Because of the rise of Globalism in the late 20th century the U.S. and Western Europe have recently seen stirrings of nationalist awakenings. Terrorism, turmoil in the Middle East and waves of Muslim refugees have fueled the trend.
Wikipedia says this about Nationalism; “a nation should govern itself, free from unwanted outside interference, and is linked to the concept of self-determination. Nationalism is further oriented towards developing and maintaining a national identity based on shared characteristics such as culture, language, race, religion, political goals or a belief in a common ancestry. Nationalism therefore seeks to preserve the nation’s culture. It often also involves a sense of pride in the nation’s achievements, and is closely linked to the concept of patriotism.”
Donald Trump, running on a populist/nationalist platform, convinced 61 million Americans – 53% of white women, 63% of white male college graduates, 47% of white Americans between the ages of 18 and 29, almost 1 of 3 Hispanics and 48% of white college graduates – to vote for him to be the next U.S. President.
Among college-educated whites, only 39 percent of men and 51 percent of women voted for Clinton.
Overall Trump got 42% of the female vote, 53% of the male vote.
A majority of people over 40 voted for Trump.
Trump received 8% of the black vote, 29% of the Hispanic/Latino vote.
Trump captured more votes from people living in the suburbs than Clinton did.
Of the people making less than $30k a year 41% voted for Trump, of those who make over $250k a year 48% voted for Trump.
The average Trump voter is well educated, working and not living in a rural area, many are middle-class well off suburban whites – rural voters only make up 17% of the electorate.
It appears the racist, radical right wingers weren’t alone in their beliefs because almost all members, of all the right wing parties, the conservatives, the Christian democrats, classical liberals and nationalists all overwhelmingly voted Trump.
Fact – a lot of Trump voters are not racist, having voted for Obama at least once, quite a few of them twice – of the 700 counties that twice voted for Obama, 1/3 flipped to Trump.
Trump got 10% of the Liberal vote – a lot of Bernie Saunders supporters did not vote Hillary, instead choosing Trump – 41% of the moderate vote and 81% of the Conservative vote.
The vast majority of Trumps base supporters are much more moderate than CNN’s constant barrage of talking heads and relentless video of Nazi’s, skinheads and klukkers suggests.
Why did so many moderates vote for Trump? Perhaps the simplest explanation is the best one.
“Arguing that being part of the European Union is not in the British interest, that NATO has outlived its usefulness, that protectionist policies or anti-immigration policies are desirable is not fascist. These ideas have no connection to fascism whatsoever. They are far more closely linked to traditional liberal democracy. They represent the reassertion of the foundation of liberal democracy, which is the self-governing nation-state. It is the foundation of the United Nations, whose members are nation-states, and where the right to national self-determination is fundamental.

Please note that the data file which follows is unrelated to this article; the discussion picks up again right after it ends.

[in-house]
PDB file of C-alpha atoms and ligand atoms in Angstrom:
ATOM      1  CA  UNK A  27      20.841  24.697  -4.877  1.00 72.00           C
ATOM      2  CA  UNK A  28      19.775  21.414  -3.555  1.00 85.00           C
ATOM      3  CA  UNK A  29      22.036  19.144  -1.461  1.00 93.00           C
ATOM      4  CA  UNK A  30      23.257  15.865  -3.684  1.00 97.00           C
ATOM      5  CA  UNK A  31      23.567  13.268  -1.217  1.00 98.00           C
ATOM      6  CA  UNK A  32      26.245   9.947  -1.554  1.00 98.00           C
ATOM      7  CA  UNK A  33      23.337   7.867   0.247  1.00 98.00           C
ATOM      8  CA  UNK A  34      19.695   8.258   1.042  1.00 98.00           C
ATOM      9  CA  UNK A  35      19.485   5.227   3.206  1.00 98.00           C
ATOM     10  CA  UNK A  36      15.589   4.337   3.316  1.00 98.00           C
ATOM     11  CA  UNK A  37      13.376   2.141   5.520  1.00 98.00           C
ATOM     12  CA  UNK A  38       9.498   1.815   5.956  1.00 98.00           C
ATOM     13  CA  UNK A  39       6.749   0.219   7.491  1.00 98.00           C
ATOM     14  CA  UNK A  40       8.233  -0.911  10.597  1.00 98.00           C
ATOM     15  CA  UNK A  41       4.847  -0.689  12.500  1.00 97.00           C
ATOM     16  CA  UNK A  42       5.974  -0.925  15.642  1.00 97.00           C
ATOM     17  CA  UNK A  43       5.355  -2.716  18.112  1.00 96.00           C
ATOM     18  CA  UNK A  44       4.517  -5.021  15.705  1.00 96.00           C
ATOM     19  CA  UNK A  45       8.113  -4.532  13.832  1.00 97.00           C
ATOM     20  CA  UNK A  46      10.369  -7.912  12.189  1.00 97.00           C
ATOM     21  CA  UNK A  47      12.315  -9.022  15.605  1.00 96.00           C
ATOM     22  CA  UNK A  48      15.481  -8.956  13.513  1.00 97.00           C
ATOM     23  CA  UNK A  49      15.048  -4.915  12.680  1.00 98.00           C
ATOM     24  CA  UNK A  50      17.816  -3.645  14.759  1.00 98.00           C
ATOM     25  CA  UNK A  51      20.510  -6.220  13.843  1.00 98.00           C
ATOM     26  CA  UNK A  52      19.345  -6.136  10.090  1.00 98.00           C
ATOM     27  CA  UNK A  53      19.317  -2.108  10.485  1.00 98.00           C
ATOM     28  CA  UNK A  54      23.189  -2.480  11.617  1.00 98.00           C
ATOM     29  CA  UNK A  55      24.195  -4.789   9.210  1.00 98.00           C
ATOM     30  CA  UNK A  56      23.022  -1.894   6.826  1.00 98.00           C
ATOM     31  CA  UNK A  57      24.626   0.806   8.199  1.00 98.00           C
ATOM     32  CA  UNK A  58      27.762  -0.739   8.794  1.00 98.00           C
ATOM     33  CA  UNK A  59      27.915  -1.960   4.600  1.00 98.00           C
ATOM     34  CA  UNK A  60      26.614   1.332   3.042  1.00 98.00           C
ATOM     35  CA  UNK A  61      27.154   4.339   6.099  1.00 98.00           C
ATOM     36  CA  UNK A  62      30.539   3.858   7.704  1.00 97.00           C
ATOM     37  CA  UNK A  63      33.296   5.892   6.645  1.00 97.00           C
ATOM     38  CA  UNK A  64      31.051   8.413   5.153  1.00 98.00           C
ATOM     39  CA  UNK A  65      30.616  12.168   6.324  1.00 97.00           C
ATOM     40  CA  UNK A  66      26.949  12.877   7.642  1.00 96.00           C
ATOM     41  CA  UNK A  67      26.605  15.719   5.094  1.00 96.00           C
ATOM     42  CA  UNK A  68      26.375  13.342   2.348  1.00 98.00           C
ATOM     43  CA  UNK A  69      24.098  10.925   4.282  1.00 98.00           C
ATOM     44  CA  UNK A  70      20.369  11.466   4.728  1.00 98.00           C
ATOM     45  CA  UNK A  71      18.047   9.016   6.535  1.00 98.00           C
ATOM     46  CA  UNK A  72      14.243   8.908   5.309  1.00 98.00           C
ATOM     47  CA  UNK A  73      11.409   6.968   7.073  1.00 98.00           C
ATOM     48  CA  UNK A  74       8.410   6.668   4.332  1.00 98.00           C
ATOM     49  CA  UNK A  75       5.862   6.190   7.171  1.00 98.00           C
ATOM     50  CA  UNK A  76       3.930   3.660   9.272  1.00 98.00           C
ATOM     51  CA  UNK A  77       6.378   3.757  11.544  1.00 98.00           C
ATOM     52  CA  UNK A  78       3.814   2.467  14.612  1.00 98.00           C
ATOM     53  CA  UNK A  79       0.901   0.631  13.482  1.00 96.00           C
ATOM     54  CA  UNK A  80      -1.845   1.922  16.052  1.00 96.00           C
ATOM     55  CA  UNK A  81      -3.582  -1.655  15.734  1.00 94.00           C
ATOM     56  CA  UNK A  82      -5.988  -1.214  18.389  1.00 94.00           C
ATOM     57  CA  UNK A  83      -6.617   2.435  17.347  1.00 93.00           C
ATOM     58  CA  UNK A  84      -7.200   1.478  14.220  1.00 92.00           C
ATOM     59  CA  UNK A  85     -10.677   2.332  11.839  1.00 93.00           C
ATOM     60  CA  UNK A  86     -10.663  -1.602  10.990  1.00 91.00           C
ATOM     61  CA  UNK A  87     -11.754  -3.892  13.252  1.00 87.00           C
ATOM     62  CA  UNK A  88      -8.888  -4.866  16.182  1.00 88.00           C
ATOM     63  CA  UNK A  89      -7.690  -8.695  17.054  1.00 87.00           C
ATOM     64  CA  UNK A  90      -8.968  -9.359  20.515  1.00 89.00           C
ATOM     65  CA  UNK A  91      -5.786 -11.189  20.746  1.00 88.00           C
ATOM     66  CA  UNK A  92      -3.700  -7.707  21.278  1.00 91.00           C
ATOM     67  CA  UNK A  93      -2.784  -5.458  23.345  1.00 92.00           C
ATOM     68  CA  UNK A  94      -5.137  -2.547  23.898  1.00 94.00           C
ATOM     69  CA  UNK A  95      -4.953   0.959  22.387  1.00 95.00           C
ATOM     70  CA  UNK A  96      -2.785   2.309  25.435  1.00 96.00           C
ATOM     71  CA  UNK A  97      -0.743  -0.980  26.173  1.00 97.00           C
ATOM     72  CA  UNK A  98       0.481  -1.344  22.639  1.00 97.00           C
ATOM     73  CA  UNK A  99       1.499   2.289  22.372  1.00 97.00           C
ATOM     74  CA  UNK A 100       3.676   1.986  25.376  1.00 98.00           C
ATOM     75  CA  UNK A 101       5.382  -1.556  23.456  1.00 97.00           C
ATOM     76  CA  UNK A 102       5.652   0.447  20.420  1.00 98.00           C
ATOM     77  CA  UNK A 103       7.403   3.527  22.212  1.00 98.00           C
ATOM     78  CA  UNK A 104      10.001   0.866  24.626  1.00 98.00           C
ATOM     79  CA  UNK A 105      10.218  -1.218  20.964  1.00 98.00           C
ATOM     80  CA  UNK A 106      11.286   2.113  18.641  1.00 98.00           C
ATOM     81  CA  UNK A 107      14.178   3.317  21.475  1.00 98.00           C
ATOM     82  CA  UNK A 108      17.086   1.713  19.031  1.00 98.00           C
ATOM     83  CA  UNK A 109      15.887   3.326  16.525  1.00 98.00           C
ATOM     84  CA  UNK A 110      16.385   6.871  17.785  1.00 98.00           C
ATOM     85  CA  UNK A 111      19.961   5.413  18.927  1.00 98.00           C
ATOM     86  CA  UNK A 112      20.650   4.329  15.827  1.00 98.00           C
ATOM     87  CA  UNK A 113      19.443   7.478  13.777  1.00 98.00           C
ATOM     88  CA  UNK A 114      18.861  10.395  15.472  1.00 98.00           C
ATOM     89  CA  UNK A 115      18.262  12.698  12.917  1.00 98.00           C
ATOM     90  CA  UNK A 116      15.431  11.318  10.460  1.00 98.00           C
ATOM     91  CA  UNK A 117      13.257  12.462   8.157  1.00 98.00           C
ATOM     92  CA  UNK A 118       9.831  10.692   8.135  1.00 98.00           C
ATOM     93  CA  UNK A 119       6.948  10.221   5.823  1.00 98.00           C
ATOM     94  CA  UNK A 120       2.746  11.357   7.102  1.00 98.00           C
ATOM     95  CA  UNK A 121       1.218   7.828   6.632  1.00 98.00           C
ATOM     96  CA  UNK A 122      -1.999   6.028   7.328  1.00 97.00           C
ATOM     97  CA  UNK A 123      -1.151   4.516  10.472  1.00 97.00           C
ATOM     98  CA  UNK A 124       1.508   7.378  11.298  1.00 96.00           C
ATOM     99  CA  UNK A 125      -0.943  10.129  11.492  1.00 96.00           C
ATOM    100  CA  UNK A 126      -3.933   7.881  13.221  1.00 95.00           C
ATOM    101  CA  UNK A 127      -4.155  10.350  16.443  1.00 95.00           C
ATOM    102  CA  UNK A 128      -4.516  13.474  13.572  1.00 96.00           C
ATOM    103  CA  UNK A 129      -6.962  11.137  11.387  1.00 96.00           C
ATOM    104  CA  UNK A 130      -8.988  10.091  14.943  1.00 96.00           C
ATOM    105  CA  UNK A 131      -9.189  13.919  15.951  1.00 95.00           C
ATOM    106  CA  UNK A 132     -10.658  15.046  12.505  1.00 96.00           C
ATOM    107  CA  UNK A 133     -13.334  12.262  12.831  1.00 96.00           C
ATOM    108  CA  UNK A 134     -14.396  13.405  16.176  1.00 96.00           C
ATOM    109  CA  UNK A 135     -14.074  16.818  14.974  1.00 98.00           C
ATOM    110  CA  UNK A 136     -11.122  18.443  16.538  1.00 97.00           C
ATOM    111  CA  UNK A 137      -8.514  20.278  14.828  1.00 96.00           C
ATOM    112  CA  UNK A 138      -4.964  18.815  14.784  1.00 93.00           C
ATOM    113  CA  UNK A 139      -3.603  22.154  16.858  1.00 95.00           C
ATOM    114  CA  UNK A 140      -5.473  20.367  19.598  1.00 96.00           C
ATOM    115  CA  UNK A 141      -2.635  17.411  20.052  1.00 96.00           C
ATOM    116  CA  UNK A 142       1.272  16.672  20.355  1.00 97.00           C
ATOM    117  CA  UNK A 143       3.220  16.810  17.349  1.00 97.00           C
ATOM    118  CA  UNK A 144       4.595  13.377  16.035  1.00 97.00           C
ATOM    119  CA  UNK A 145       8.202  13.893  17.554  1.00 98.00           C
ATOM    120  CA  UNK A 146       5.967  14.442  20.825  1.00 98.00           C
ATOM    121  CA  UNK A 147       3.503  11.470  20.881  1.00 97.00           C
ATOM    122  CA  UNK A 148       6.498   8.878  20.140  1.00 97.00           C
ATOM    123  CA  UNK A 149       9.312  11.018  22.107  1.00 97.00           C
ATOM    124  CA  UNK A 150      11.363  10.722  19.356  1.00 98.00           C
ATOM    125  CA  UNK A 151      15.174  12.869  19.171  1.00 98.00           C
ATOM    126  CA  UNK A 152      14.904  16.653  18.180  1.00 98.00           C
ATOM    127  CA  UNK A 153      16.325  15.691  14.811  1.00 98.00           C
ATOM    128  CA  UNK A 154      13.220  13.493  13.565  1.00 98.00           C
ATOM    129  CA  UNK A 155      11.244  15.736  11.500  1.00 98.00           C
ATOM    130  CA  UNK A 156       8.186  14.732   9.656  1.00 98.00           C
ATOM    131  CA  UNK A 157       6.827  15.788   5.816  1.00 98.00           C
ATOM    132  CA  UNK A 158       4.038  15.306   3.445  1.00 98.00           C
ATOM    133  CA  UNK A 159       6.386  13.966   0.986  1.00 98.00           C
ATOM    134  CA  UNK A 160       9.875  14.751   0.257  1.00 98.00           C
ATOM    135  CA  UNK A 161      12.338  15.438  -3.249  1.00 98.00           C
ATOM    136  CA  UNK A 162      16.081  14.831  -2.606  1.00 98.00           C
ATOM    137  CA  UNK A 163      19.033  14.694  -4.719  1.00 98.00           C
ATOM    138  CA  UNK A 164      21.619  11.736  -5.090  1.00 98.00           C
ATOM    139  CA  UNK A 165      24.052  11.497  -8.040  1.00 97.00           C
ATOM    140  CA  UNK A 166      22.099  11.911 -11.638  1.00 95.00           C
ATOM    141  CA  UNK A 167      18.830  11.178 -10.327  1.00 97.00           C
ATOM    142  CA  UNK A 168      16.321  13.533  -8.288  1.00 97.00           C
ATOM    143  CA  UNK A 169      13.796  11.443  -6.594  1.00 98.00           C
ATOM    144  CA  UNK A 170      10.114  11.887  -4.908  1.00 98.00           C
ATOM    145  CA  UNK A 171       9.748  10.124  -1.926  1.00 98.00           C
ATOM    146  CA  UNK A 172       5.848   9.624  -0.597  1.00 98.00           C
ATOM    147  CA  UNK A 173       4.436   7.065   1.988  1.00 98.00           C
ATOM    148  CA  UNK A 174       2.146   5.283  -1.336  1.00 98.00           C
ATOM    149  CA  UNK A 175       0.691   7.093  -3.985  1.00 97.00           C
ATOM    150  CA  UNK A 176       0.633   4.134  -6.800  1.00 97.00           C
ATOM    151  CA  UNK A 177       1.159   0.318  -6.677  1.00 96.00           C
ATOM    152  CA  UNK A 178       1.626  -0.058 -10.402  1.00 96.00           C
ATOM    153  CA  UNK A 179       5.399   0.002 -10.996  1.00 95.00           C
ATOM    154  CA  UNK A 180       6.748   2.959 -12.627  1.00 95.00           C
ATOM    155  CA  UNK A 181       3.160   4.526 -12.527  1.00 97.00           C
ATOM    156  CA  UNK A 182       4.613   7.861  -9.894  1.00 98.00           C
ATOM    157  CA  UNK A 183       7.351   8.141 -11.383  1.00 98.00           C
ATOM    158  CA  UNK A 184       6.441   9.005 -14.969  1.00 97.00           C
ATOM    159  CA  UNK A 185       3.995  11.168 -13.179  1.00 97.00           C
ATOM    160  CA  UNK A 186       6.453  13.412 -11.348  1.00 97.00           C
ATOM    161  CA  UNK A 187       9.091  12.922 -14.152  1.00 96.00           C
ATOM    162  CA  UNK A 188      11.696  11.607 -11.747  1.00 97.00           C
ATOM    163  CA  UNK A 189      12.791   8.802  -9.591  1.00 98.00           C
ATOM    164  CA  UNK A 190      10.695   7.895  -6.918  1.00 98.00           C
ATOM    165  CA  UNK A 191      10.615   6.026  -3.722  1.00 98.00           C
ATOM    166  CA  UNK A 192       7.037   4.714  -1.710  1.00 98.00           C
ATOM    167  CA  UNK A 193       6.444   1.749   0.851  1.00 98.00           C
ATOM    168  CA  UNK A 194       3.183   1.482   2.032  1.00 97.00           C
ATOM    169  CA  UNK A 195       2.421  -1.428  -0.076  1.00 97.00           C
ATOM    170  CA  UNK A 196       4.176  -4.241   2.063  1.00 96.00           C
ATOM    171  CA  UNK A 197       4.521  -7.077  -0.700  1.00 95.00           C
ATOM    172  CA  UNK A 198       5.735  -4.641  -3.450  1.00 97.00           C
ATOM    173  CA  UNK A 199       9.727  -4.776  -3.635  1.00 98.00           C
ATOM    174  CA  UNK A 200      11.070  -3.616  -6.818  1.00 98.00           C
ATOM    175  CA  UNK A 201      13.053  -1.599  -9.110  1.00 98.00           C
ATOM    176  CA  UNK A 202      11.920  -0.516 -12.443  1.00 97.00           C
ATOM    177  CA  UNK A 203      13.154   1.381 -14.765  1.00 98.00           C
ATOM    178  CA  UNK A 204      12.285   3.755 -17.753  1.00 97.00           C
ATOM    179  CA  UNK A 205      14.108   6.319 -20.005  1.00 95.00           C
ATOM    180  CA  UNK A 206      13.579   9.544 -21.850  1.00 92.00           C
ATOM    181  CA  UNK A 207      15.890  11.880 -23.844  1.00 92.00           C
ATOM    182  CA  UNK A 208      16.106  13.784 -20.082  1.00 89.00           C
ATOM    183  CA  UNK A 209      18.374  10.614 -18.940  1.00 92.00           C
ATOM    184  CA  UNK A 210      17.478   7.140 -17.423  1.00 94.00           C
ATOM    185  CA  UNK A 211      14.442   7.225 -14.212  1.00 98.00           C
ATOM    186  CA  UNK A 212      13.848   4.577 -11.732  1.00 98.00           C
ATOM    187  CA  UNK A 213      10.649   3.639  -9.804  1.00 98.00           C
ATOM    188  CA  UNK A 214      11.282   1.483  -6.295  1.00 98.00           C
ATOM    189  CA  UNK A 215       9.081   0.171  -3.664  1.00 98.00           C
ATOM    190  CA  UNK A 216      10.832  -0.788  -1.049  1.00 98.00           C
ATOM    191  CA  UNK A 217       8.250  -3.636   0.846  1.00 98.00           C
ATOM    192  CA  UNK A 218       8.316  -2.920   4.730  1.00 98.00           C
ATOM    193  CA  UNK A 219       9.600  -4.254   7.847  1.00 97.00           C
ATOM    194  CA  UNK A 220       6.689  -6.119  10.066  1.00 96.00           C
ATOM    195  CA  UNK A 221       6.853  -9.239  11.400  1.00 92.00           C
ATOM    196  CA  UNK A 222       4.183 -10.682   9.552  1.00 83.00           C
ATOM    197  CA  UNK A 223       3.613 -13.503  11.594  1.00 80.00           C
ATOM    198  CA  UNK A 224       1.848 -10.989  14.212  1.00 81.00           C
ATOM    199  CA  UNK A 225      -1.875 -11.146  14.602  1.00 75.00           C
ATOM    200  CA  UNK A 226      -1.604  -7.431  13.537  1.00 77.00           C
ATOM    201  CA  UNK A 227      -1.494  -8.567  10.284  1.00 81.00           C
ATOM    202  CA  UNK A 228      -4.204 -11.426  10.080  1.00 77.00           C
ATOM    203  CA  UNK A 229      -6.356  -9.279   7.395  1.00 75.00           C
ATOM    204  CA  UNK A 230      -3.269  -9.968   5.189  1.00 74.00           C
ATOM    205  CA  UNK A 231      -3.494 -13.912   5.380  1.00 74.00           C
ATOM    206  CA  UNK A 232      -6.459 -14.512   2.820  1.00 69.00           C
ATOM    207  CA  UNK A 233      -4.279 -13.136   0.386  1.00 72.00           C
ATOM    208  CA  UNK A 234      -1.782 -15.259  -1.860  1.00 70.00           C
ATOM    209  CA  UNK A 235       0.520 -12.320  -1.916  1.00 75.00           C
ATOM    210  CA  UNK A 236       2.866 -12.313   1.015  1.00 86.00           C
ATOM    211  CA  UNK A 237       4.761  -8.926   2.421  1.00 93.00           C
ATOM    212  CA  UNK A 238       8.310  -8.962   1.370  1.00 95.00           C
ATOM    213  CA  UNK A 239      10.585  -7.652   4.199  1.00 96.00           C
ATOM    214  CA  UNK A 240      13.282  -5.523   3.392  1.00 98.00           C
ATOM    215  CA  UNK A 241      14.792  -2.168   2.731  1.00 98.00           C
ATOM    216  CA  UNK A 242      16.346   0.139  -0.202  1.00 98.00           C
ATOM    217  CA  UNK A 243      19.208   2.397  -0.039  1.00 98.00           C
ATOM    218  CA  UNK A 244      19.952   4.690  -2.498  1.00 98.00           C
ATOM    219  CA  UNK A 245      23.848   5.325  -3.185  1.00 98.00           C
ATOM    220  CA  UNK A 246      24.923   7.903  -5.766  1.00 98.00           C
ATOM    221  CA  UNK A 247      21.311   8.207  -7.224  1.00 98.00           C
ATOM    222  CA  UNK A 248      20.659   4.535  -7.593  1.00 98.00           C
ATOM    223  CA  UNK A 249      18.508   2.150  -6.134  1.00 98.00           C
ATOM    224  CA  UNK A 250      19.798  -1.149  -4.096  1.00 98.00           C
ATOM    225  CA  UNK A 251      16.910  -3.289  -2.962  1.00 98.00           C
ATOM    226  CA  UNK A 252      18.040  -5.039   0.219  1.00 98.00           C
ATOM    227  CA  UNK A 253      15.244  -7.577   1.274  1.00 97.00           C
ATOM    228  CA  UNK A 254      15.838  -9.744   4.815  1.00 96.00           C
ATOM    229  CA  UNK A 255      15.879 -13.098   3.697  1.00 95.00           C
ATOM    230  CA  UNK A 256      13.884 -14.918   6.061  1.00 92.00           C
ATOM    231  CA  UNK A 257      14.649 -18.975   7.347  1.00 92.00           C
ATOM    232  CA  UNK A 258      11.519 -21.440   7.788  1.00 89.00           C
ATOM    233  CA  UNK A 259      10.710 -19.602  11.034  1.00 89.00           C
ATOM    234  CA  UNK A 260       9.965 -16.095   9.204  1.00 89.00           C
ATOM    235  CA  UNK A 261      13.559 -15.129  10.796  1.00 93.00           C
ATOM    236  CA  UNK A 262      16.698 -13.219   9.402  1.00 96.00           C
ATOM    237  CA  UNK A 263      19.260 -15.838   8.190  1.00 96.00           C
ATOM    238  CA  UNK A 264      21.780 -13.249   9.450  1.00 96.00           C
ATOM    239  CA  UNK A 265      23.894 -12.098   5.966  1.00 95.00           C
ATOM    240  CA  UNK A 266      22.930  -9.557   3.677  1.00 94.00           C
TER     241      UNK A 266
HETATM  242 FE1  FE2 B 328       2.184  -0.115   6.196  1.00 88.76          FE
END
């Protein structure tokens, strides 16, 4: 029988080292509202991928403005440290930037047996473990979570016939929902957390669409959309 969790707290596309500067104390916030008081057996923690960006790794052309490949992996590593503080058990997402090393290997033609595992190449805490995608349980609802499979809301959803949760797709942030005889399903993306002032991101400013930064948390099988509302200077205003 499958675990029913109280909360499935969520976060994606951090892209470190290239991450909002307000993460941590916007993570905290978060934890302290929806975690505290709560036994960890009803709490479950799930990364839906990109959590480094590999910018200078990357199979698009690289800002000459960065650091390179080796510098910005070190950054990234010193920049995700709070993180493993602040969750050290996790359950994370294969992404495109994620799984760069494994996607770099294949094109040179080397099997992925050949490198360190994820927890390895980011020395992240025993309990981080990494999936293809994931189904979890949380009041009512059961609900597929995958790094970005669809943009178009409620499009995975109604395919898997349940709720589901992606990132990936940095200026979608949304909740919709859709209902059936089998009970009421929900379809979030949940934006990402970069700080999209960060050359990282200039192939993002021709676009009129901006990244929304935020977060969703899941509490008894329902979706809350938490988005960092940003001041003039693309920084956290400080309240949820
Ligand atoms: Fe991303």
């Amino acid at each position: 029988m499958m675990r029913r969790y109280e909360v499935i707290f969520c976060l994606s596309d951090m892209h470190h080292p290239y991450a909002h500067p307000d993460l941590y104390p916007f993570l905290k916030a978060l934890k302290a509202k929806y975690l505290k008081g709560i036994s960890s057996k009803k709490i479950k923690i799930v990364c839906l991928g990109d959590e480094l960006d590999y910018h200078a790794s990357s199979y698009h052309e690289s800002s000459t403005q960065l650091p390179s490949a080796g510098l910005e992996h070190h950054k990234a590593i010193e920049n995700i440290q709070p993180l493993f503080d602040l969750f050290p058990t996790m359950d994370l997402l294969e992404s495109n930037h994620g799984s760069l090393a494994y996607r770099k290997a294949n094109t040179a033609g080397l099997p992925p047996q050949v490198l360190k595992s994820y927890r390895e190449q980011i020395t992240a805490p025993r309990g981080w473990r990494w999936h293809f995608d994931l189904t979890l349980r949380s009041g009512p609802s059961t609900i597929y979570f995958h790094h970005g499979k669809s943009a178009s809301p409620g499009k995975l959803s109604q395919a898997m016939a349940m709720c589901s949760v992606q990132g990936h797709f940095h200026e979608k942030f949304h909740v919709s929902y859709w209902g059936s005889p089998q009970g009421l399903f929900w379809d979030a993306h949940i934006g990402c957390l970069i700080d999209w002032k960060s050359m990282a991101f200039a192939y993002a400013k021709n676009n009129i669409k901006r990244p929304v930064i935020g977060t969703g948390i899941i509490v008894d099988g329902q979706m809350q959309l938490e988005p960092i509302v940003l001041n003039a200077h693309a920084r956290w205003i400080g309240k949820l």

Liberal democracy does not dictate whether a nation should be a member in a multinational organization, adopt free trade policies or protectionism, or welcome or exclude immigrants. These are decisions to be made by the people – or more precisely, by the representatives they select…
What we are seeing is the rise of the nation-state against the will of multinational organizations and agreements. There are serious questions about membership in the EU, NATO and trade agreements, and equally about the right to control borders…
We are seeing a return to nationalism in Europe and the United States because it is not clear to many that internationalism, as followed since World War II, benefits them any longer.” George Friedman, Nationalism is rising not Fascism
Trumps election has shown there is a lot of people in the U.S. who feel disaffected and marginalized. Brexit has shown the same feelings are rampant in the U.K. Conservatives in both countries have adopted nationalism as their defining cause. Austria, France and Italy also have strong right of center Nationalist Parties.
“For 350 years, Western peoples have lived in a world in which national independence and self-determination were seen as foundational principles. Indeed, these things were held to be among the most precious human possessions, and the basis of all of our freedoms. Since World War II, however, these intuitions have been gradually attenuated and finally even discredited, especially among academics and intellectuals, media opinion-makers, and business and political elites. Today, many in the West have come to regard an intense personal loyalty to the national state and its right to chart an independent course as something not only unnecessary but morally suspect. They no longer see national loyalties and traditions as necessarily providing a sound basis for determining the laws we live by, for regulating the economy or making decisions about defense and security, for establishing public norms concerning religion or education, or for deciding who gets to live in what part of the world.